There may be more trouble ahead for TD. One of the bank’s internal assessments of the money-laundering risks posed by Mr Rothstein had a red bar across the top with “High Risk” emblazoned on it. Those words were mysteriously missing in the version the bank presented to the court, a discrepancy only spotted when the correct version surfaced in another case in which TD is being sued. This matters because the document could be seen as having supported the bank’s defence that it did not consider the lawyer risky and thus did not conduct the enhanced investigations that might have detected the fraud. TD denies having tampered with evidence, blaming the blacked-out bar on a "copying error."

It stands accused of burying documents, too. In a filing on April 24th, TD recanted statements that it and its lawyers had made in court about an internal document called the “Standard Investigative Protocol”, which sets out the bank’s policies on the detection of dirty money. Having said several times that no such document existed, TD eventually produced it and announced that it had replaced its outside legal counsel, Greenberg Traurig, with another firm. One of the Greenberg lawyers representing TD has since left the firm.

Reportedly livid about these developments, the judge who oversaw the $67m award in January, Marcia Cooke, called a hearing to examine whether TD and its lawyers should be held in contempt. At its first session, on May 17th, lawyers for Mr Rothstein’s victims called for extra penalties against the bank and its lawyers—arguing that the award would have been higher had the jury known about the documents—and asked that TD’s pleadings be struck, which, if it were to happen, would cripple its appeal. Judge Cooke appeared to show little sympathy for the bank and Greenberg, reportedly saying: “It is hard for me to describe in words the difficulty throughout this trial related to documents and discovery…It was almost daily.”

This drama is good news for other investors lining up to sue TD. After weighing new evidence, a judge recently gave the go-ahead for another Rothstein-related case to proceed, this one a racketeering suit brought by New York-based Emess Capital. The law permits triple damages in such cases, and some think Emess could walk away with more than $100m. “The cases against TD are helping victims of frauds everywhere to compile a road map on how to recover their losses from deep-pocketed financial institutions,” says Mr Intriago.

On top of this, some expect TD’s regulator in the United States, the Office of the Comptroller of the Currency, to weigh in with enforcement actions and the Department of Justice to bring indictments. At least one of the individuals involved in the document debacle has hired a criminal-defence lawyer. The Rothstein scam may have been small compared with Bernard Madoff’s, but the implications of its collapse for banks and their legal advisers could be bigger.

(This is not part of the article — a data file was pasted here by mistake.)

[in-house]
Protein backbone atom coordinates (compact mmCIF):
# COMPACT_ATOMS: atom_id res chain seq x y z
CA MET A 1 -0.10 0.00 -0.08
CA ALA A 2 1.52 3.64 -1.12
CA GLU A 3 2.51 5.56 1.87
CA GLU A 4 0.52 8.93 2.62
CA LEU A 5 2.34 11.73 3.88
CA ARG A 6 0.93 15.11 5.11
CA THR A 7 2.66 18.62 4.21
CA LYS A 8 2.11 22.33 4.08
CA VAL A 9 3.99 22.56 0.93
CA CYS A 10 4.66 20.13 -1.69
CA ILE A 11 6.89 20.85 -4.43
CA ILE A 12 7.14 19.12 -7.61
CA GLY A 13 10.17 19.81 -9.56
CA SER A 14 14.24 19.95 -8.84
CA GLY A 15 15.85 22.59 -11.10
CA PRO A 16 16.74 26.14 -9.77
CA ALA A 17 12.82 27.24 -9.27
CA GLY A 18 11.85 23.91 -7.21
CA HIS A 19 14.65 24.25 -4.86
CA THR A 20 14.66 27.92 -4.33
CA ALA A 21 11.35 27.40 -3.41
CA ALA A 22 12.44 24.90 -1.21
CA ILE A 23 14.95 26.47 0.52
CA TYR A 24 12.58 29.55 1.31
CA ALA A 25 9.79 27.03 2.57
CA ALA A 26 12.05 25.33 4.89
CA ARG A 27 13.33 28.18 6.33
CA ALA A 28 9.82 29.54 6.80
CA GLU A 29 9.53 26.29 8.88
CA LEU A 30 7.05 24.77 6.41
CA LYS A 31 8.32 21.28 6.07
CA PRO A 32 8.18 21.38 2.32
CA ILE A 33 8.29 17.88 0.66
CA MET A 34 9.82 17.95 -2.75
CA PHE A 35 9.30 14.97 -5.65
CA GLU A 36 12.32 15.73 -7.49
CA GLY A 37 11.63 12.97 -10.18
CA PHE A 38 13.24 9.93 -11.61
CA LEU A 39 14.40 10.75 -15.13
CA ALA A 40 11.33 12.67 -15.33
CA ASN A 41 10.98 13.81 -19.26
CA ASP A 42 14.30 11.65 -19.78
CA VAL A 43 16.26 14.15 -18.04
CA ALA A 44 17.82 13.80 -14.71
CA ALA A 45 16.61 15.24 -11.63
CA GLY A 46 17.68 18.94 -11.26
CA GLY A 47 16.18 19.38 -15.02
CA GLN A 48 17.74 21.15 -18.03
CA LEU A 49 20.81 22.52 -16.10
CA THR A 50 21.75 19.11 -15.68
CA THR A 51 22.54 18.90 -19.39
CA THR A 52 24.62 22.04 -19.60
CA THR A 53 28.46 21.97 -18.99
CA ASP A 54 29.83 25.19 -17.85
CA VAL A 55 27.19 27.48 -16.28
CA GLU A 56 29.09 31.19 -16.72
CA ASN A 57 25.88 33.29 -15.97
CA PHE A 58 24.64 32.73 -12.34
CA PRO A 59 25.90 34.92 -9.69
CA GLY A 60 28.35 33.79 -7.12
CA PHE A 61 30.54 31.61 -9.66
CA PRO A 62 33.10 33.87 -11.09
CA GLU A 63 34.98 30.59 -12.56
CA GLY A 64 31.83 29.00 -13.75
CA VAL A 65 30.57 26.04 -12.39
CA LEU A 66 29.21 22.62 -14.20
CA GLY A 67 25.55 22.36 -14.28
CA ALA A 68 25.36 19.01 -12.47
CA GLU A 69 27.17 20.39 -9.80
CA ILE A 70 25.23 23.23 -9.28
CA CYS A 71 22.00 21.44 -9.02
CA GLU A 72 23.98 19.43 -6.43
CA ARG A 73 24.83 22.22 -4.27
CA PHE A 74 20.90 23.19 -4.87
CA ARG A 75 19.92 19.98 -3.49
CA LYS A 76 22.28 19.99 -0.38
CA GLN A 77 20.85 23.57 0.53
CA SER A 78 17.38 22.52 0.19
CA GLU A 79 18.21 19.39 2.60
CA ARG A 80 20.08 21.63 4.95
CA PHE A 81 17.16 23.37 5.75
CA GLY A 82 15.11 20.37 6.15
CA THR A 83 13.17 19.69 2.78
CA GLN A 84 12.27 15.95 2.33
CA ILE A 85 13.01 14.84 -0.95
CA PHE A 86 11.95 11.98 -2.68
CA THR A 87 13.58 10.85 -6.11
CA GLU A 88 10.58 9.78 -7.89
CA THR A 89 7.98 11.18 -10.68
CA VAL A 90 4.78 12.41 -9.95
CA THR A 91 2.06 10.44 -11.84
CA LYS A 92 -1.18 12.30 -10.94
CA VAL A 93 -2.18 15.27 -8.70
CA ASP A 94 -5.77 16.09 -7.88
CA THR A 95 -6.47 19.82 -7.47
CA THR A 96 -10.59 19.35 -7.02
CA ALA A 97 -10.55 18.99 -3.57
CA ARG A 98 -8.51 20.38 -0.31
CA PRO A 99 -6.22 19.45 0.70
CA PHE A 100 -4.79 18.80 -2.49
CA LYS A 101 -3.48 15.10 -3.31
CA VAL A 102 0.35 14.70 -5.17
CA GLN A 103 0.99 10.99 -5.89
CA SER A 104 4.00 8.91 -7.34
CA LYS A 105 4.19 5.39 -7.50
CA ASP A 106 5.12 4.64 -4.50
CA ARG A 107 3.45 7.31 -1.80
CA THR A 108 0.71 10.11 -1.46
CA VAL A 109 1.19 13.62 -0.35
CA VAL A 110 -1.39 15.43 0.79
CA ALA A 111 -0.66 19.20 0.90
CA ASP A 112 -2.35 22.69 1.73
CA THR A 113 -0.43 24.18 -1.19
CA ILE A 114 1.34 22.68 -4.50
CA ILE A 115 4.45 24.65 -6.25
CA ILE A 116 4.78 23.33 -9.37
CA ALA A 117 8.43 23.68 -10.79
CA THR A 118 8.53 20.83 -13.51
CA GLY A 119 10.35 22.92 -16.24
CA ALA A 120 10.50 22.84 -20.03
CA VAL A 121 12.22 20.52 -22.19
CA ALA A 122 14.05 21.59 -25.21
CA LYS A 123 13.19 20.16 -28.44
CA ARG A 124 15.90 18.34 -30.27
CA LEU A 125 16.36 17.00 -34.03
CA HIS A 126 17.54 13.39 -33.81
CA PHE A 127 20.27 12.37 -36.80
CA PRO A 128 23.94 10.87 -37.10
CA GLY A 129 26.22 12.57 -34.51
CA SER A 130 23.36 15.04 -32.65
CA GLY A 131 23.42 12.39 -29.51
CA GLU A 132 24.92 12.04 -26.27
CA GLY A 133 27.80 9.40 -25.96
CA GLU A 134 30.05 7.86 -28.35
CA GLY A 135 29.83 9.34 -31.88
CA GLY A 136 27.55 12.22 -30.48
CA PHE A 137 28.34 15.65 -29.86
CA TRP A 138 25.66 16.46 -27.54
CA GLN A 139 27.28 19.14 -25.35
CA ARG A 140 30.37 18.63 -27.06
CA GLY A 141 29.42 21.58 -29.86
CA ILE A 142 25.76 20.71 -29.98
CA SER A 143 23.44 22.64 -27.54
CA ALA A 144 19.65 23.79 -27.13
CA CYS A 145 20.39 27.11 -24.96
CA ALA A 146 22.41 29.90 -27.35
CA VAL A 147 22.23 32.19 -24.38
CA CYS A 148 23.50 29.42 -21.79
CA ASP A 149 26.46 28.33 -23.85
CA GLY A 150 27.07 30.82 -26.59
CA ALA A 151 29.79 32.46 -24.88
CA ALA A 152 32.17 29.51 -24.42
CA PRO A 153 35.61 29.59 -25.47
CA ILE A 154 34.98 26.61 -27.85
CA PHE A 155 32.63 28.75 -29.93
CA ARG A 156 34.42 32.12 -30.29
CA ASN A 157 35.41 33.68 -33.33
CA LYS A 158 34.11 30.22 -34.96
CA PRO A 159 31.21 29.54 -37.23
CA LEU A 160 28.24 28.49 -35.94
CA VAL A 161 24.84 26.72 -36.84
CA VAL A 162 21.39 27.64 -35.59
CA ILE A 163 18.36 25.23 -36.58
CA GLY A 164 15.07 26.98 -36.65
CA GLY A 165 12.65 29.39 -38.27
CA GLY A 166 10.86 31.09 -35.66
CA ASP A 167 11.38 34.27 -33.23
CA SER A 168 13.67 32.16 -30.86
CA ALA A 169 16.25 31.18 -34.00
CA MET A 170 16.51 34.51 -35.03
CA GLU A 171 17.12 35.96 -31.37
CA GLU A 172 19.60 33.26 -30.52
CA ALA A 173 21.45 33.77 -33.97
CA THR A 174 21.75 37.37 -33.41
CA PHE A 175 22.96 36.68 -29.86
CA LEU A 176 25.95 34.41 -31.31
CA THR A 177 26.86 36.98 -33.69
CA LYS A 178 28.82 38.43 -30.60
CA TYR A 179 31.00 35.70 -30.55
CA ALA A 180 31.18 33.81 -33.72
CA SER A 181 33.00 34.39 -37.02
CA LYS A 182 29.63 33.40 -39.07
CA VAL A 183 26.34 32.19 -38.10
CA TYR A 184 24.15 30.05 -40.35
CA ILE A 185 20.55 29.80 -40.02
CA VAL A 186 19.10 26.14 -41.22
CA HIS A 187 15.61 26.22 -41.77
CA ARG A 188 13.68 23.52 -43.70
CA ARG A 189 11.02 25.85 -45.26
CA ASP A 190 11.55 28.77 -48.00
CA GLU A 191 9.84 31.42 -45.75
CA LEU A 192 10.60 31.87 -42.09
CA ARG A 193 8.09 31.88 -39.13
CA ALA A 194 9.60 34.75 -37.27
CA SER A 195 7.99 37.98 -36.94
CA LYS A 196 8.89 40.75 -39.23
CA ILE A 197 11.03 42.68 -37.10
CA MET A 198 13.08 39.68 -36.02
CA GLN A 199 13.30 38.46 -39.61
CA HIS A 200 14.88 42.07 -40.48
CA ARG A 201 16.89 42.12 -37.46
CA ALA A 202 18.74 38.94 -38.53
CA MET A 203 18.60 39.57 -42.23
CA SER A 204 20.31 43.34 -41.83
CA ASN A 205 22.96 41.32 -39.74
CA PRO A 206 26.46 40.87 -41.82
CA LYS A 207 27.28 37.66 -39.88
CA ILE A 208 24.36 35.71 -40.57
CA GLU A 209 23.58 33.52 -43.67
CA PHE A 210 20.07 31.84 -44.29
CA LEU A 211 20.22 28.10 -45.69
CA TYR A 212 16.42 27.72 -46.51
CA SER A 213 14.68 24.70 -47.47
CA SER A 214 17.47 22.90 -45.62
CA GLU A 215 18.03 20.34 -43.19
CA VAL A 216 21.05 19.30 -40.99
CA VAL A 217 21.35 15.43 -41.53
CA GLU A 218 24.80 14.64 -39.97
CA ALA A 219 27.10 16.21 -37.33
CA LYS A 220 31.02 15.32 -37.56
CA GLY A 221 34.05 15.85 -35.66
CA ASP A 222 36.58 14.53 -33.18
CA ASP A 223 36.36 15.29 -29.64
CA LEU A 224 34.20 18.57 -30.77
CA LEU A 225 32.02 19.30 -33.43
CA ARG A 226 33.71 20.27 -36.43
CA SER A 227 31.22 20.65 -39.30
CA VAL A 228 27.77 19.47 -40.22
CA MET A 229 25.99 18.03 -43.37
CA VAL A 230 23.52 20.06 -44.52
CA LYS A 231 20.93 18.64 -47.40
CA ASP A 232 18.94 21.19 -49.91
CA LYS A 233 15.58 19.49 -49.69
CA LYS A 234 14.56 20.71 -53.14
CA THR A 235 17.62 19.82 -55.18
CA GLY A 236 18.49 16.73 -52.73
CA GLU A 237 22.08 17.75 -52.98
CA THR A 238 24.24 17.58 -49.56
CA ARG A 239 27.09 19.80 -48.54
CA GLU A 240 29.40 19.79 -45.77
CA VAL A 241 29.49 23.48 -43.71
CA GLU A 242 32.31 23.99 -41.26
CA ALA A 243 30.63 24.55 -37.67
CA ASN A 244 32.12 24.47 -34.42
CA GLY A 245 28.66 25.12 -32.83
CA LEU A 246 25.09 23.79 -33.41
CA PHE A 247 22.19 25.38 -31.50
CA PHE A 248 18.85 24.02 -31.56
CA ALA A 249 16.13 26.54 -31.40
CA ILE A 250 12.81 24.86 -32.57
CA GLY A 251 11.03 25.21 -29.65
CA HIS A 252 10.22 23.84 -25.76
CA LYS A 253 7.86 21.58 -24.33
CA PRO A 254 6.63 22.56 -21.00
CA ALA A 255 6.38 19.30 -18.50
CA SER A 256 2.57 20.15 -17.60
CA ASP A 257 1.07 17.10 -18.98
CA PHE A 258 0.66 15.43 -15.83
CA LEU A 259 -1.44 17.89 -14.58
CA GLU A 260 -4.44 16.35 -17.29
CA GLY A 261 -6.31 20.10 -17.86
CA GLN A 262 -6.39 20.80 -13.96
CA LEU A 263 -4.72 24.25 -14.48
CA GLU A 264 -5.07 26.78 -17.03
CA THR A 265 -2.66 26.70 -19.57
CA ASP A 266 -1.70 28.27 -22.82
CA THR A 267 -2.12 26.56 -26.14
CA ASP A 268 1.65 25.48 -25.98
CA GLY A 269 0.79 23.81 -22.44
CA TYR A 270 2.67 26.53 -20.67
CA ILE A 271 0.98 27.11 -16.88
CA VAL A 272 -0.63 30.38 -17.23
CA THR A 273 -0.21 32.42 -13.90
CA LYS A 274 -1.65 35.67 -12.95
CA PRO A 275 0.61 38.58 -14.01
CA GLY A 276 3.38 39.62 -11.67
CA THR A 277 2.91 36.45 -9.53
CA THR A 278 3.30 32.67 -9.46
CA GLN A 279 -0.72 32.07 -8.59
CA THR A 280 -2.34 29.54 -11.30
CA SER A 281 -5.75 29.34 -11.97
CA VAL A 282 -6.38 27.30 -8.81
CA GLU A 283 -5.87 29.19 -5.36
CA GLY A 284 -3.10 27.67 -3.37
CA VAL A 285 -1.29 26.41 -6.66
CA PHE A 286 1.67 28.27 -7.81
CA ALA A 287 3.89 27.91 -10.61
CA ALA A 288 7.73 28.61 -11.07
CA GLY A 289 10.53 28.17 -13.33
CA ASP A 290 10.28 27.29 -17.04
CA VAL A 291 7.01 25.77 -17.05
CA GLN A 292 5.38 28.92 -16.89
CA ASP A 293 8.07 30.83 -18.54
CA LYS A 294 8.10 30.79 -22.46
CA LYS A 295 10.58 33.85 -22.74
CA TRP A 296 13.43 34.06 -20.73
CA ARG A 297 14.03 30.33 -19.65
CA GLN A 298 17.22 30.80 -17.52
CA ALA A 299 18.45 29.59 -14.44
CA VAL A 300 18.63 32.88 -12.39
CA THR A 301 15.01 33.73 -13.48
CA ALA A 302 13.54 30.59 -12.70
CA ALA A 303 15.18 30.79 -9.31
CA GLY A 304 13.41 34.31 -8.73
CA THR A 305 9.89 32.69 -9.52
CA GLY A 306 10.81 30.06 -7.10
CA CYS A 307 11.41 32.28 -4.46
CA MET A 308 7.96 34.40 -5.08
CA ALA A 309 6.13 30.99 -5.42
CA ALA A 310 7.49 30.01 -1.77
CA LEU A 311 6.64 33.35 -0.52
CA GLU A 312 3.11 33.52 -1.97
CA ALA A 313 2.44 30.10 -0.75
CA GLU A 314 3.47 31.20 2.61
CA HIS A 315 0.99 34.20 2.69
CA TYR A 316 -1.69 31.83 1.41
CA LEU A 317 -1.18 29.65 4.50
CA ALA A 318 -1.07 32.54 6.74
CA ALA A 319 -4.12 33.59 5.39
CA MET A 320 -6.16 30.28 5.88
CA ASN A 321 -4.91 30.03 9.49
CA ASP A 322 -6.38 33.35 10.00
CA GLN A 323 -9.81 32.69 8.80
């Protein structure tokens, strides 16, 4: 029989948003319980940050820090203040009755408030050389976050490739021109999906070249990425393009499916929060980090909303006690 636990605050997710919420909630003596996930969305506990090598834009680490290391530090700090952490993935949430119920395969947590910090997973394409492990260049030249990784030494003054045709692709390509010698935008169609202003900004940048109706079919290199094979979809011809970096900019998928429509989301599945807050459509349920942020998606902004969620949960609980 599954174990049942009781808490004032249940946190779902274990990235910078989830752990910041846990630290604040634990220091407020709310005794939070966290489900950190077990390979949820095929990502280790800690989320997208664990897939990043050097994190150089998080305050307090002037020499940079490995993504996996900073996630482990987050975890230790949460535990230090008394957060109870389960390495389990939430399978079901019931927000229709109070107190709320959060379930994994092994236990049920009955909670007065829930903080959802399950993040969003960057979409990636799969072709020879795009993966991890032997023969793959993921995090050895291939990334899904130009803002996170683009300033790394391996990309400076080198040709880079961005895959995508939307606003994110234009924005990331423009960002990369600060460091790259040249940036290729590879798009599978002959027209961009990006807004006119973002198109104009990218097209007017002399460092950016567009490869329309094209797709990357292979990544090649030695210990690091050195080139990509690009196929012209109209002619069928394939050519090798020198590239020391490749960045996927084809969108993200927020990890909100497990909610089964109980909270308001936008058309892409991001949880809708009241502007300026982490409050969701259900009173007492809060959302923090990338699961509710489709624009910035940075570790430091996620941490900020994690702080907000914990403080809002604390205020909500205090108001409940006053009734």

Wednesday, May 16, 2012

Preview of Banks' Q2 2012 Earnings

Scotia Capital, 16 May 2012

Banks Begin Reporting May 23

• Banks begin reporting second quarter earnings with Bank of Montreal (BMO) on May 23, followed by Royal Bank (RY) and Toronto-Dominion Bank (TD) on May 24, Bank of Nova Scotia (BNS) on May 29, Canadian Imperial Bank of Commerce (CM) and National Bank (NA) on May 31, Laurentian Bank (LB) on June 6, and Canadian Western Bank (CWB) closing out reporting on June 7.

• Scotiabank GBM’s earnings estimates are highlighted in Exhibit 2, consensus earnings estimates in Exhibit 3, and conference call information in Exhibit 4.

Second Quarter Earnings – 4% YOY Increase, Down 5% Sequentially

• We expect second quarter operating earnings to increase 4% year over year (YOY) but decline 5% sequentially from the strong first quarter.

• We expect Wholesale earnings to decline QOQ, Wealth Management to be up moderately, with Domestic/Retail Banking earnings resilient, although growth is slowing (see Exhibit 8). Domestic/Retail Banking earnings are dependent on net interest margin performance as volume growth slows. Overall, our second quarter earnings estimates are in line with consensus.

• We expect bank profitability to remain solid this quarter, although down from highs, with return on equity at 17.5% versus 18.8% in the previous quarter. Return on risk-weighted assets (RRWA) remains extremely high at 2.31% versus 2.41% in the previous quarter.

• The main earnings variables to focus on this quarter, in our view, are trading revenue and the retail net interest margin.

• Trading revenue will likely be negatively impacted by a deterioration in sentiment and increased uncertainty as European sovereign debt concerns resurfaced in March and April. We expect trading revenue to decline 21% QOQ and 7% YOY due to lower fixed income trading revenue (lower underwriting) and lower equity trading volume.

• The sequential trading decline is expected to be impacted by lower fixed income trading revenue, with 10-year Canadian and U.S. government bond yields increasing 15 bps and 12 bps, respectively, and fixed income underwriting activity declining. Canadian government bond and corporate bond underwritings declined by 25% and 20% QOQ, respectively, which is expected to translate into lower fixed income trading volumes. TSX average trading volumes (equity) were relatively soft, declining 3% quarter over quarter (QOQ) and 19% YOY, with block trading volumes down 6% sequentially. The S&P/TSX Composite Index declined 1% in the quarter; however, the majority of the decline in the index occurred in April, with the average value of the index in the quarter up 3% QOQ.

• We expect bank group underwriting and advisory revenue to increase 12% sequentially to $861 million, although down 10% YOY. Underwriting revenue is expected to be led by a 54% QOQ increase in equity issuance, although the lower margin fixed income underwriting is lower as previously noted. M&A activity was up 2% sequentially, although declining 5% YOY.

• We continue to forecast net interest margin compression of 2 basis points per quarter out to the end of 2013. Rational pricing is required to mitigate some of the margin pressure.

• Credit trends remain stable with loan loss provisions expected to be flat at $1.6 billion or 0.37% of loans.

Dividend Increases Unlikely – Timing Discretionary